Our respite, this year, came much earlier than it has in past seasons and my body responded very quickly to the welcome down-time. And when I say responded very quickly, I mean I crashed. I went from going to bed long after midnight and waking at 5:00 am with a brain loaded with scenarios for the day, to sleeping for a solid twelve hours because I could not keep my eyes open much later than 7:30 pm.

But with the exhaustion came the overwhelming pride in knowing that we had not only survived the Covid summer of 2020, we had succeeded in providing a safe and enjoyable environment for our guests. Though they were aware of all of the protocols we had in place, they were still able to relax, enjoy the change of scenery from the concrete jungle to cottage country and forget the turmoil that still existed in the world outside of our resort bubble. In the end, it was a win-win.

My exhaustion has since been remedied. A few nights of sleeping like a teenager has brought me back to life. The Covid demon that stole my ability to write has been vanquished and my creative life is back on track, largely due to a great mentor I had the honor of sharing ideas with during the summer and who continues to fuel my desire to write.

What I have learned from this summer is that exhaustion cannot steal the best parts of you. It may have the power to suppress your joy, your tenacity and your creativity, but it does not have the power to fully take those things from you. You must weather the storm until the sky clears and have faith the best parts of you will eventually be restored.

 

 

 

How one book has potentially turned into a four-part series

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Writing is an interesting pastime. Some days my fingers cannot keep up with the speed at which ideas come, and other days I stare at the screen for countless hours and nothing happens. For five months, especially during the initial Covid-19 isolation period, my characters self-isolated as well. The voices I am proud to admit I listen to were so muted, I began to think I had never heard their voices in the first place, and I was unable to write anything. But divine inspiration is a wonderful thing and it comes from sources that are never anticipated, but truly cherished.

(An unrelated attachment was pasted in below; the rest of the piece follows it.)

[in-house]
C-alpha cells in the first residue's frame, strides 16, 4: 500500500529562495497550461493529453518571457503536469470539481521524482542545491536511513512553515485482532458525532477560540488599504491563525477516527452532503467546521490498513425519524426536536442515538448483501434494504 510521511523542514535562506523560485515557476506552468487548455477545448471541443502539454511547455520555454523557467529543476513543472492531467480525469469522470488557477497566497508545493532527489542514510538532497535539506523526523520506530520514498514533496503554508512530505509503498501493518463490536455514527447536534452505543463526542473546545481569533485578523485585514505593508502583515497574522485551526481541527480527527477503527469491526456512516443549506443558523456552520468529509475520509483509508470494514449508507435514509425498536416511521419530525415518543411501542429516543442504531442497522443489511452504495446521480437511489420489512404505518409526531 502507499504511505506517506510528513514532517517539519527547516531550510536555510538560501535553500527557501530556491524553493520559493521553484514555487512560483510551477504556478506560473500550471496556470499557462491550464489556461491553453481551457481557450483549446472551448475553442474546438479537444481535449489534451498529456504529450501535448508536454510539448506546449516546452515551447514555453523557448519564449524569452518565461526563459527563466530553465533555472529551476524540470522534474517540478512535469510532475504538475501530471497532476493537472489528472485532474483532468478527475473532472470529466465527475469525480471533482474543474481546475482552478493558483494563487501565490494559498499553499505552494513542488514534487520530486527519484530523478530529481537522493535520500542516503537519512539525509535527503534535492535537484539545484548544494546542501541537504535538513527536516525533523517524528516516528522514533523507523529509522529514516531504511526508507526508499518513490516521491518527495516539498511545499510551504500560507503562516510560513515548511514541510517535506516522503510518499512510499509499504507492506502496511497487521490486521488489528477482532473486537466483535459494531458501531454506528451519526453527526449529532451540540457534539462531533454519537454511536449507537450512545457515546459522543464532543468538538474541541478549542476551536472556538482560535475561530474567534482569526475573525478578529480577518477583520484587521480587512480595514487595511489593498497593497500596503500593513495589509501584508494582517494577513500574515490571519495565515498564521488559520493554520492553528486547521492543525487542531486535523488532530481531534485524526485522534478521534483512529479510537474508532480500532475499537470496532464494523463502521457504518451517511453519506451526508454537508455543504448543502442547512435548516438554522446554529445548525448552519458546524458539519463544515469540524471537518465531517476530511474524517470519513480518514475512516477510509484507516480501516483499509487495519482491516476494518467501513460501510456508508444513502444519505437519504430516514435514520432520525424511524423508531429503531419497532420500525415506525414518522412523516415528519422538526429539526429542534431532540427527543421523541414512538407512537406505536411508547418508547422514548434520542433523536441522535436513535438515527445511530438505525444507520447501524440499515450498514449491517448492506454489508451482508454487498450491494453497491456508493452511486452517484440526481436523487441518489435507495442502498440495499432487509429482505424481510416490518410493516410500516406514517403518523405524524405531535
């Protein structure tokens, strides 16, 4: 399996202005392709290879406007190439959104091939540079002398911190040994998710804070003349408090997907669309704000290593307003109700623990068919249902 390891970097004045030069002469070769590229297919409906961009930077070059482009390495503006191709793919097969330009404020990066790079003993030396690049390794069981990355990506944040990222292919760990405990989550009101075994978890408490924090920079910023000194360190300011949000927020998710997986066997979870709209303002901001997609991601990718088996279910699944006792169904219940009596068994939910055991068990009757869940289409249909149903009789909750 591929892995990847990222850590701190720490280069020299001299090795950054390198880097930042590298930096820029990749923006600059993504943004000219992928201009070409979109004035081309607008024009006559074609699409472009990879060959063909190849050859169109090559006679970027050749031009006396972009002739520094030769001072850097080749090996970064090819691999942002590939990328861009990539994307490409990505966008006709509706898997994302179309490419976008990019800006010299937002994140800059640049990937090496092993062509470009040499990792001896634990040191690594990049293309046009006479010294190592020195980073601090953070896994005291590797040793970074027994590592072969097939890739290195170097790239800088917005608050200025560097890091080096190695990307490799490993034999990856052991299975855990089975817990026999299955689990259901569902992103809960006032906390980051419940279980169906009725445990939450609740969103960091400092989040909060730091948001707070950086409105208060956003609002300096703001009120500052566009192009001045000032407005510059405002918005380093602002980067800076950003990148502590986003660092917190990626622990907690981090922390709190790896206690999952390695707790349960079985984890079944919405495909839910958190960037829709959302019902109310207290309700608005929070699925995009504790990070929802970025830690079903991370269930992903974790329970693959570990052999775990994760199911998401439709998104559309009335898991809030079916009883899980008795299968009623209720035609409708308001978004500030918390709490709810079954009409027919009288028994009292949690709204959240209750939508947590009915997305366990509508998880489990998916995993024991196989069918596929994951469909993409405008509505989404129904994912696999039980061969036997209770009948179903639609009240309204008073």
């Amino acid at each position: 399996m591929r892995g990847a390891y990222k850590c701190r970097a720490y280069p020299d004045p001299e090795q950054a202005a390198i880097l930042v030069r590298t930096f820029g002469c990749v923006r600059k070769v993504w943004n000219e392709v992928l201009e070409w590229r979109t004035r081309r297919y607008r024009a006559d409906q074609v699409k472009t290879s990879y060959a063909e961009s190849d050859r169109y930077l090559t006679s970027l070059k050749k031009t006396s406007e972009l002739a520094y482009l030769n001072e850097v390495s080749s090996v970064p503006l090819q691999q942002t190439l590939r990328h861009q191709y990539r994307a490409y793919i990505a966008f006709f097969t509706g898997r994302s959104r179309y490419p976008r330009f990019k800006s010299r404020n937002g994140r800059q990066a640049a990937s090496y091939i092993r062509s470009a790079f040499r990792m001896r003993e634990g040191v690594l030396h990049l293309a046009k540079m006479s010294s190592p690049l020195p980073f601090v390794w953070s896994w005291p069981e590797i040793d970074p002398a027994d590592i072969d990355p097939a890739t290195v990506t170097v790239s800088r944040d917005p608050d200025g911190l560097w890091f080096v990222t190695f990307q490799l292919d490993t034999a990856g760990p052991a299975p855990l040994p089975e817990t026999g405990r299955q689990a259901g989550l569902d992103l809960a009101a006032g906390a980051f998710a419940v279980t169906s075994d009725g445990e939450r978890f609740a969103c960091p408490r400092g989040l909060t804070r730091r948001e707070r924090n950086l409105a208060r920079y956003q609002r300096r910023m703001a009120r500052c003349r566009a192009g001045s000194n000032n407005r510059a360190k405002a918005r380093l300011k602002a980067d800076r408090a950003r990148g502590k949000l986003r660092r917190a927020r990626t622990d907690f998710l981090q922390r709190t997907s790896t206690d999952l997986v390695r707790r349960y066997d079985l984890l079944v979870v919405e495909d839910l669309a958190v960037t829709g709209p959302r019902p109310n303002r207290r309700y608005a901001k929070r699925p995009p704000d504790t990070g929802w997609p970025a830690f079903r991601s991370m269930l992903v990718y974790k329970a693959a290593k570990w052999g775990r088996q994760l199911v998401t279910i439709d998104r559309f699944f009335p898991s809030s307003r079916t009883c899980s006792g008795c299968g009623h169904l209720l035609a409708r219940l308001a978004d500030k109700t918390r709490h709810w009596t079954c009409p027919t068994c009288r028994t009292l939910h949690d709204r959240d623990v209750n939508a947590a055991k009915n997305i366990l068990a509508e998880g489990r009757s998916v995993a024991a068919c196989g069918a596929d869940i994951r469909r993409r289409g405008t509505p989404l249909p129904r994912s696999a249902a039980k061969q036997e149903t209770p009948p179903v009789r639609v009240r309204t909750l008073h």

Last week, I had the extreme good fortune of having a guest at the lodge who had read my first, unpublished novel in July take a keen interest in the story. He had arrived back at the lodge for a second stay in August, and during each day of his vacation, he dedicated a portion of his precious family time every afternoon to meet with me and discuss his ideas of how he saw the concepts of my future novels morphing into a series. My creativity exploded with the force of a Supernova and an abundance of lights reappeared in the dark recesses of my brain. By gently weaving the characters from the first novel into the fabric of books two, three and four, the “Relative” Series was given life. To say his input was invaluable is an egregious understatement.

In the short span of seven days, my creativity came back with a vengeance. Spending thirty to sixty minutes a day sharing ideas about my characters and my story lines relit a fire within me that had long been extinguished. My neurons recharged, the bubbling cauldron of ideas overflowed and one book turned into a series of four stories, now all connected, taking the word ‘relative’ to a new level.

White board at the ready, I will be spending my day off tomorrow journaling ideas for the new books and documenting the connections between stories. Book number two is still in its infancy, but it is pulling itself up to the table and is ready to take a few more tentative steps before it hits the ground running. Zoom meetings have been scheduled with my friend every Monday beginning September fourteenth and I am ready to be accountable for getting this series written. 2020 has just take a giant turn for the better!

 

 

 

 

The Day Off I Absolutely Needed

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When you only get one day off a week, you must pack as much activity as you can into an exceedingly small window of time. Yesterday, I did the opposite. I changed my regular day off from Monday to Sunday to spend a quiet day at home and watch the stream of an online concert that was both mentally and emotionally soothing. (apart from the tears because the music was SO lovely)